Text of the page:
The key to a low-carbon energy future

Stuart Easterbrook, future gas strategy manager at Cadent, on why decisions made at a local level are key to a low-carbon energy future.

The key to a low-carbon  energy future
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 The decarbonisation of the gas network is one of the toughest challenges facing the UK energy system. Gas delivers a huge amount of the UK’s critical energy needs. It transports up to three times more energy than the power grid. On a cold winter’s day, a home heated by gas will have five times more energy delivered to it by the gas network than by electricity.

Warmth is also very personal and impacts the vast majority of homes across the UK, as well as businesses, schools and hospitals, and many other public buildings. This makes the necessary move to lower carbon alternatives highly complex.

Our view at Cadent is that local engagement with trusted credible organisations will be essential to successfully delivering the scale of change required.

Although how we will each decarbonise our heating systems remains uncertain, the options available to us are already known. These are:

  • Replacing fossil gas with green gases, such as biomethane or BioSNG, hydrogen, or hydrogen blends;
  • Hybrid heating systems (electric with gas at peak times);
  • Electric; or
  • Biomass/biofuels.

Many of these options are likely to be mandated across an area. You cannot convert one house to hydrogen and their neighbour to biomethane. To be viable, a biomass or electric district heating scheme will require all properties in an area to convert. If the gas network is removed in an area, all the homes and businesses will face the same problem, and will need a sensible, pragmatic, community-level solution. Working through the right solutions will therefore have to be undertaken at a community level. This is best done by local, trusted and expert voices to stand a good chance of success.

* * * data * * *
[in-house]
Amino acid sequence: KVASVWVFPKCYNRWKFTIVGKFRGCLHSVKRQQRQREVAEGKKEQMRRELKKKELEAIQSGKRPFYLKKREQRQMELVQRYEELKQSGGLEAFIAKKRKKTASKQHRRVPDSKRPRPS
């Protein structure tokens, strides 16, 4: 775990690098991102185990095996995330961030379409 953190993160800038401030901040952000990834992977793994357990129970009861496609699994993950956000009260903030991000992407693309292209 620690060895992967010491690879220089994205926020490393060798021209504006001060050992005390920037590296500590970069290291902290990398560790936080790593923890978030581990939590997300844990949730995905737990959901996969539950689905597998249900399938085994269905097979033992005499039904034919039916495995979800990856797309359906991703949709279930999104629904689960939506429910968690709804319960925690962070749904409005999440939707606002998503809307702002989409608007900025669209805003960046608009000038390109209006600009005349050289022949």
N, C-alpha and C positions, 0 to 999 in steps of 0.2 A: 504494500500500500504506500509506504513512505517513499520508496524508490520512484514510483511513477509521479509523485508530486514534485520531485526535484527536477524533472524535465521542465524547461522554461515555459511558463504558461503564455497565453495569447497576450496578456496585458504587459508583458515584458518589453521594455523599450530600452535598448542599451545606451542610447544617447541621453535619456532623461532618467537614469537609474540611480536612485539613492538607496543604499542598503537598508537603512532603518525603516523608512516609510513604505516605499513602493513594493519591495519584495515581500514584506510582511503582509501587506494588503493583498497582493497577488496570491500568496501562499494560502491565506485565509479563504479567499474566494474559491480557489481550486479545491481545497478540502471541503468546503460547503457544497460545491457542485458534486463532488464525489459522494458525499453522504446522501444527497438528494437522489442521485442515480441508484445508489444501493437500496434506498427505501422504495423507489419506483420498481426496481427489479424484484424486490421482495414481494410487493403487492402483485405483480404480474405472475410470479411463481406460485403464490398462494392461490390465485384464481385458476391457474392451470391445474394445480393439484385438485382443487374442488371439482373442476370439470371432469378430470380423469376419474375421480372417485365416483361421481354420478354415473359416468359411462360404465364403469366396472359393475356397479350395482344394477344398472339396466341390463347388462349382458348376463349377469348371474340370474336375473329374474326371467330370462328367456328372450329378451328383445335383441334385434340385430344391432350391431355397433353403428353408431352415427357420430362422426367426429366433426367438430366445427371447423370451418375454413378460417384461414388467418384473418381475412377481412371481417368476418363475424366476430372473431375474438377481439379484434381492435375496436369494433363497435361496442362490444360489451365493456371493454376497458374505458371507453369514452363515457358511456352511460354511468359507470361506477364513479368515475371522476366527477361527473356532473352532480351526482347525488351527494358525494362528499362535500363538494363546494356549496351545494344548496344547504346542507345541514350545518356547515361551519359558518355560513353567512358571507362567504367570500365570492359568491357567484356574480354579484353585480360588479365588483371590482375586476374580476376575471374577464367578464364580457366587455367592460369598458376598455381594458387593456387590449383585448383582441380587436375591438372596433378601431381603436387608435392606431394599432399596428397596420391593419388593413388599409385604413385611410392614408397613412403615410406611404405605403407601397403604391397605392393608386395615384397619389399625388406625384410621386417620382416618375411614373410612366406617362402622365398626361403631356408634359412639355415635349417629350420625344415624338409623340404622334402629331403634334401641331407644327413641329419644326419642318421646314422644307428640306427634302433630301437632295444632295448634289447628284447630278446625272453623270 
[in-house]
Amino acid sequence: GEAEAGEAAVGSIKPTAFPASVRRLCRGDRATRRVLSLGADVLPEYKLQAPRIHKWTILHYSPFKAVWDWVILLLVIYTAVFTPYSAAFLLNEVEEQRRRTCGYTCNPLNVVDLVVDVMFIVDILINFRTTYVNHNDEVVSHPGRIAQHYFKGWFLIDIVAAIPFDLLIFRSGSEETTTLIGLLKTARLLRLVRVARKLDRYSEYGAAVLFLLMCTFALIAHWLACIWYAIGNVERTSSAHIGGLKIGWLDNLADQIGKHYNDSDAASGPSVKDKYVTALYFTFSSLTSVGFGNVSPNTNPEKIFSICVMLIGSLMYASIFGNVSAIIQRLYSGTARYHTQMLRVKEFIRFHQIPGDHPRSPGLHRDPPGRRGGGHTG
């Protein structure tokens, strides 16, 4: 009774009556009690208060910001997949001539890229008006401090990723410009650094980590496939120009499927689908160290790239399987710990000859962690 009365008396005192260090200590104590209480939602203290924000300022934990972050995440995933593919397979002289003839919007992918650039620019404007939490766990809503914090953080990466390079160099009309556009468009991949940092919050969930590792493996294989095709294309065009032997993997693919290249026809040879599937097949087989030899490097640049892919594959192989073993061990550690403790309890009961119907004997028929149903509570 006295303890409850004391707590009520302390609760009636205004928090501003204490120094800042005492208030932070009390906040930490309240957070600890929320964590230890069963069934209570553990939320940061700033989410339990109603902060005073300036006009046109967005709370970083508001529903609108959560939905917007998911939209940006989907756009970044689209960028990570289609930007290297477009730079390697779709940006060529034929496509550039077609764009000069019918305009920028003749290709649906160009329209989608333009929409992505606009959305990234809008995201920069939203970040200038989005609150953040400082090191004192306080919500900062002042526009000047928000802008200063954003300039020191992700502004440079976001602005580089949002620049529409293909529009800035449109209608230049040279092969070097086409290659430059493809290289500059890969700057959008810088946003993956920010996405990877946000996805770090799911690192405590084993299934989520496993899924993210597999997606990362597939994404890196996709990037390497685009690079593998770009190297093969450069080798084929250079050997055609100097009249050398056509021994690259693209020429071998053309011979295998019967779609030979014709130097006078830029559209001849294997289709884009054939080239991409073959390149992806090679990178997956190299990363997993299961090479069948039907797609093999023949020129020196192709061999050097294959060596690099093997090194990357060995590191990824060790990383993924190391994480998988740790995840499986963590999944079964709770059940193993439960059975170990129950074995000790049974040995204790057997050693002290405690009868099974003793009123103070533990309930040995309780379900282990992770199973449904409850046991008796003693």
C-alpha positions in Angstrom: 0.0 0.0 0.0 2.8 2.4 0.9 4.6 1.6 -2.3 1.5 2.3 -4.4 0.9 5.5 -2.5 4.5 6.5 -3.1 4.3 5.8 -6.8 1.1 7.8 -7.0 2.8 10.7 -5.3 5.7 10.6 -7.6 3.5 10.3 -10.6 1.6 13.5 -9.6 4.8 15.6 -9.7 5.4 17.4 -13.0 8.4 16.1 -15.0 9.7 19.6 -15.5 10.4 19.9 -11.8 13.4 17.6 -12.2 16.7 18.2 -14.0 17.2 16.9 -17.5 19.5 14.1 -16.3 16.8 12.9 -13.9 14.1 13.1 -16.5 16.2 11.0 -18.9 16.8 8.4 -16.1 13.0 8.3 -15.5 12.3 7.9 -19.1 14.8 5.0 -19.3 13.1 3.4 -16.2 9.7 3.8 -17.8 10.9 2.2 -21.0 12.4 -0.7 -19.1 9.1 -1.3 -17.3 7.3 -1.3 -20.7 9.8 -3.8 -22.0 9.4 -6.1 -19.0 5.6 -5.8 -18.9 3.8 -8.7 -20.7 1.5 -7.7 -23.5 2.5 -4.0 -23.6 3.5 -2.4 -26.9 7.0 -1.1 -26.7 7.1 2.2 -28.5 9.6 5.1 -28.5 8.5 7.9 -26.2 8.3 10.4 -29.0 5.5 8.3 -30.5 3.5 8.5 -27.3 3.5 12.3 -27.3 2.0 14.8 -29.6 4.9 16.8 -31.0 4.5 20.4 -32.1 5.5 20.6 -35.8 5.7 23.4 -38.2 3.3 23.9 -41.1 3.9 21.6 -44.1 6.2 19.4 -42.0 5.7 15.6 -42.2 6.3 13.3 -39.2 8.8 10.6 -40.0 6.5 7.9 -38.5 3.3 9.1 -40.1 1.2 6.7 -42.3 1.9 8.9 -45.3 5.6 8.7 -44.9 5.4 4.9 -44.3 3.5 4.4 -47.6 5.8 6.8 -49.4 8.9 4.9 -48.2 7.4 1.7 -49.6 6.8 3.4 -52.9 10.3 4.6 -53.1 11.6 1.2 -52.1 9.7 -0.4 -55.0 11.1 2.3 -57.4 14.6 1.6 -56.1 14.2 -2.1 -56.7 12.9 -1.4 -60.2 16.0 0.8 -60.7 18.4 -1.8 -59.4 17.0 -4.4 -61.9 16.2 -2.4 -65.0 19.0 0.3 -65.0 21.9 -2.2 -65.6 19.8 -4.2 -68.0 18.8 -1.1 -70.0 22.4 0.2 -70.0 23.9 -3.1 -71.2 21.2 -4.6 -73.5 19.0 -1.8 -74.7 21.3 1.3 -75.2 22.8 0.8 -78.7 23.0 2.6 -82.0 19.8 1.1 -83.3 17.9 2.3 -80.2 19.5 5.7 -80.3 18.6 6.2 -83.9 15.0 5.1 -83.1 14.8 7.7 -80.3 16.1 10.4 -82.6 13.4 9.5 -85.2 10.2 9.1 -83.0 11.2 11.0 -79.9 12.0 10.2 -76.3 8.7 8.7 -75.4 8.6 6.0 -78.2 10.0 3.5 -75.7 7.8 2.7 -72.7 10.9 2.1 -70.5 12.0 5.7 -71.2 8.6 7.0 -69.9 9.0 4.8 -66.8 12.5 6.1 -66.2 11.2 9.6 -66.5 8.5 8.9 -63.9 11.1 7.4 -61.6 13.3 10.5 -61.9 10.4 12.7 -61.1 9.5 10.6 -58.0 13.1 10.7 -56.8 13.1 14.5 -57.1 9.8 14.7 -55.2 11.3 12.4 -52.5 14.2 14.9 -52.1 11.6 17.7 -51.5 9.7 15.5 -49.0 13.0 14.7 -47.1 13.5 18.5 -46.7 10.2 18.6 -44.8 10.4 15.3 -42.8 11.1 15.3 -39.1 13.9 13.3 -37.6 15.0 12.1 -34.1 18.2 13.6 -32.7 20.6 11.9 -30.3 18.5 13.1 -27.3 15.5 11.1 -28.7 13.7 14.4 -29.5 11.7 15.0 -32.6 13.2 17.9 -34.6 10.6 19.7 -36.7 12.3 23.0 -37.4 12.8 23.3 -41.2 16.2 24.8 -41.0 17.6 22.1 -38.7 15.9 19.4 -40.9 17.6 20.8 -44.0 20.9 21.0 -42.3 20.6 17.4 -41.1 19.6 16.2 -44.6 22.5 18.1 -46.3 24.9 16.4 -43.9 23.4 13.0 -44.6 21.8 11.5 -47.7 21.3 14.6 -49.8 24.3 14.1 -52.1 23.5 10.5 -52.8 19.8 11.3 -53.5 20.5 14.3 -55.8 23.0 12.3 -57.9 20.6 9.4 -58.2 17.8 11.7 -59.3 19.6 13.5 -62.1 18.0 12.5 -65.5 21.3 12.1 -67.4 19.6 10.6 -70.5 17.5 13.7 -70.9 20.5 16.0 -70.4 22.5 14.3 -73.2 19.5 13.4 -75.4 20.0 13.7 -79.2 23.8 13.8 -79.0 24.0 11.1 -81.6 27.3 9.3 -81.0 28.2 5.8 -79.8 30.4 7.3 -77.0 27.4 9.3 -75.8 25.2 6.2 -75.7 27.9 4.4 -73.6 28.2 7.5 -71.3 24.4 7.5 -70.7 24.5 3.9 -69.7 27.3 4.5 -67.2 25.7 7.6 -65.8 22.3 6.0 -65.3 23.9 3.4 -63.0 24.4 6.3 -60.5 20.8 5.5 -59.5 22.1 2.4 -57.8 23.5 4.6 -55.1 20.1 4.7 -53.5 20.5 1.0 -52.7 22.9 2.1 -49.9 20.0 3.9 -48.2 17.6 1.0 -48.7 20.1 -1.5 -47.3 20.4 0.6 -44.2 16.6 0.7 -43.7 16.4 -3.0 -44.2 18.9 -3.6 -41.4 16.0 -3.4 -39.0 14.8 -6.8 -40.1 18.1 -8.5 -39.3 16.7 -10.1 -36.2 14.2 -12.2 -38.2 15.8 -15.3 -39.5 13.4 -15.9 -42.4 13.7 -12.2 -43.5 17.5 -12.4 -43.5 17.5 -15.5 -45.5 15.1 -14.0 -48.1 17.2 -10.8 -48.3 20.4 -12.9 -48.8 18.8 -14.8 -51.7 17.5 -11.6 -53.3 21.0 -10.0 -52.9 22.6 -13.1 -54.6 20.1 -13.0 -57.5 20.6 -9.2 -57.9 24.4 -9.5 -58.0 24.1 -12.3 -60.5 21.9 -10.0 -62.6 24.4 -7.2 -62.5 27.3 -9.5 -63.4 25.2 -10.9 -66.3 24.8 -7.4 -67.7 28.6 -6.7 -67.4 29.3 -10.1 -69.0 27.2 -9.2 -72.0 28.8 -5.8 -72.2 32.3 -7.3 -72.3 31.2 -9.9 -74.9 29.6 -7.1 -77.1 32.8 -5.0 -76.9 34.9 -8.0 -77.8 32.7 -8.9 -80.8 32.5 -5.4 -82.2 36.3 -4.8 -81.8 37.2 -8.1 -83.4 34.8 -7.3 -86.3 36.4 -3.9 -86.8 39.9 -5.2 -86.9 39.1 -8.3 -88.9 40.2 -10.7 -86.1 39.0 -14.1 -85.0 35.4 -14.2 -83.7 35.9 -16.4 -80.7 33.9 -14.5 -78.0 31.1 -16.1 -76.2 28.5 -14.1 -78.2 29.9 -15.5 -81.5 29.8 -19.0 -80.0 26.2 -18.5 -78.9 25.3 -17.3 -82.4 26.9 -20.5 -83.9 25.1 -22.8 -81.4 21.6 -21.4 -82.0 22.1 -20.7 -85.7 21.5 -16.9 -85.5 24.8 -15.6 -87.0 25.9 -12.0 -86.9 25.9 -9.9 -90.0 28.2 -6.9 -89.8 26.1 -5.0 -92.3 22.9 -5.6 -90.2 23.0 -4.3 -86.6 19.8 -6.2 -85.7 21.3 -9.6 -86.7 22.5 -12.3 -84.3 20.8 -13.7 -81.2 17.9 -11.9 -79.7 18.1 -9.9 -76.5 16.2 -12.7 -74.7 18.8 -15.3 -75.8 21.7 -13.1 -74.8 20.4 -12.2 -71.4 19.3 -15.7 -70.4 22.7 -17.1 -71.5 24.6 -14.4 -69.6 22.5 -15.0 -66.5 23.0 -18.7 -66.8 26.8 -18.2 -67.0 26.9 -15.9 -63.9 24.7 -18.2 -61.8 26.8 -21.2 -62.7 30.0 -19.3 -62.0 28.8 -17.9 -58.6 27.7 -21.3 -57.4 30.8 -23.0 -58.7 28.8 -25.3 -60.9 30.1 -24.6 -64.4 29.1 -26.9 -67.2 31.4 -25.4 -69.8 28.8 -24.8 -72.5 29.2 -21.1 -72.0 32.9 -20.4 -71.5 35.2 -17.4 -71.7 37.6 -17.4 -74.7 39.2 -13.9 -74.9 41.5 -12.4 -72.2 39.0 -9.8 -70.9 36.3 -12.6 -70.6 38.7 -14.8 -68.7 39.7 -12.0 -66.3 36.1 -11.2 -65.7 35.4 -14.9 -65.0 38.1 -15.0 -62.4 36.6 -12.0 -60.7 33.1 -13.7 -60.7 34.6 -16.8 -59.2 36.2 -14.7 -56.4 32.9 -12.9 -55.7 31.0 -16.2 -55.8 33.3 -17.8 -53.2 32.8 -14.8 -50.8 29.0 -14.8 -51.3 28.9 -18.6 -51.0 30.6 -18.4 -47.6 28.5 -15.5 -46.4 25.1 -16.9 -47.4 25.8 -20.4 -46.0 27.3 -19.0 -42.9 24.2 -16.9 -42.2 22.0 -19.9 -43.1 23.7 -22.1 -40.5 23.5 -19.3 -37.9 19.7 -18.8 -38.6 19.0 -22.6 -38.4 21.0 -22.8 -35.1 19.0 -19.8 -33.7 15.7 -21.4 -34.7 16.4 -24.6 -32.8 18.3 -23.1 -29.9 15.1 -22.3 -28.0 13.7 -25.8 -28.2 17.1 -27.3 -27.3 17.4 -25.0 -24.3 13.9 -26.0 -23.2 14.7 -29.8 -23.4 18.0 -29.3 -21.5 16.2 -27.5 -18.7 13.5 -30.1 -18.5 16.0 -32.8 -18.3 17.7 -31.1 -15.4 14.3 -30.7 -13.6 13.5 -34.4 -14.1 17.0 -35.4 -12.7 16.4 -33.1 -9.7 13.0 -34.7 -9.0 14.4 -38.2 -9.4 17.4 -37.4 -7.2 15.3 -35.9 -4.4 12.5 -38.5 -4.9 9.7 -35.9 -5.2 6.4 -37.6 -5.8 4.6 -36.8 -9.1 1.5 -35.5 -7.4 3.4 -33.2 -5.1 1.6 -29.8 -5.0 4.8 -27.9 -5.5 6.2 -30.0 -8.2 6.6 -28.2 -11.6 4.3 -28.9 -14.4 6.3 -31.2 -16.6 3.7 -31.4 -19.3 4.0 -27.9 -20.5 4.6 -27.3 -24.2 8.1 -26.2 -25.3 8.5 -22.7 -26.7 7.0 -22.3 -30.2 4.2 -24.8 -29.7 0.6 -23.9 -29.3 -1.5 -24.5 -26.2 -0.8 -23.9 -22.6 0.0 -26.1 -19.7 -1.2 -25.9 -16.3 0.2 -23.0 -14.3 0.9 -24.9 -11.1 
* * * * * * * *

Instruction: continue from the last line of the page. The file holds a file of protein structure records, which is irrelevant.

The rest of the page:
Policy set and implemented from Westminster with no local engagement will be very hard to deliver, but a national framework will still be required. We will need to socialise costs, and also to ensure the best solution for the UK overall is delivered. For example, without a national framework, one fast-moving and forward-thinking region may use up a valuable feedstock that is better used elsewhere, where alternatives are more limited.

Any decarbonisation programme is likely to take decades due to the scale, and the costs will be significant. A region that moves first would not want to feel penalised compared with another that may not switch for 10 years. Socialisation will also be key when considering ongoing running costs.

So, we at Cadent believe the decarbonisation of heat will need to be delivered at a local level, by trusted, credible organisations, within a national framework that protects consumer bills and the overall cost of transition. As experts in gas distribution, and as we’re embedded already in local communities, we know we are central to that trust and discussion.

We’ll play a significant role in both the transition to and future operation of a low carbon, low cost, secure and reliable energy system. We’re already involved in setting the localised energy agenda, by being involved often in discussions with decision-makers in the local areas we operate in.

We’re stating the case for a future, locally-driven energy system that will have a low carbon gas network at its heart, supplying the large slugs of energy required both to keep us all warm, and to secure the power grid with back-up generation to keep the lights on. 


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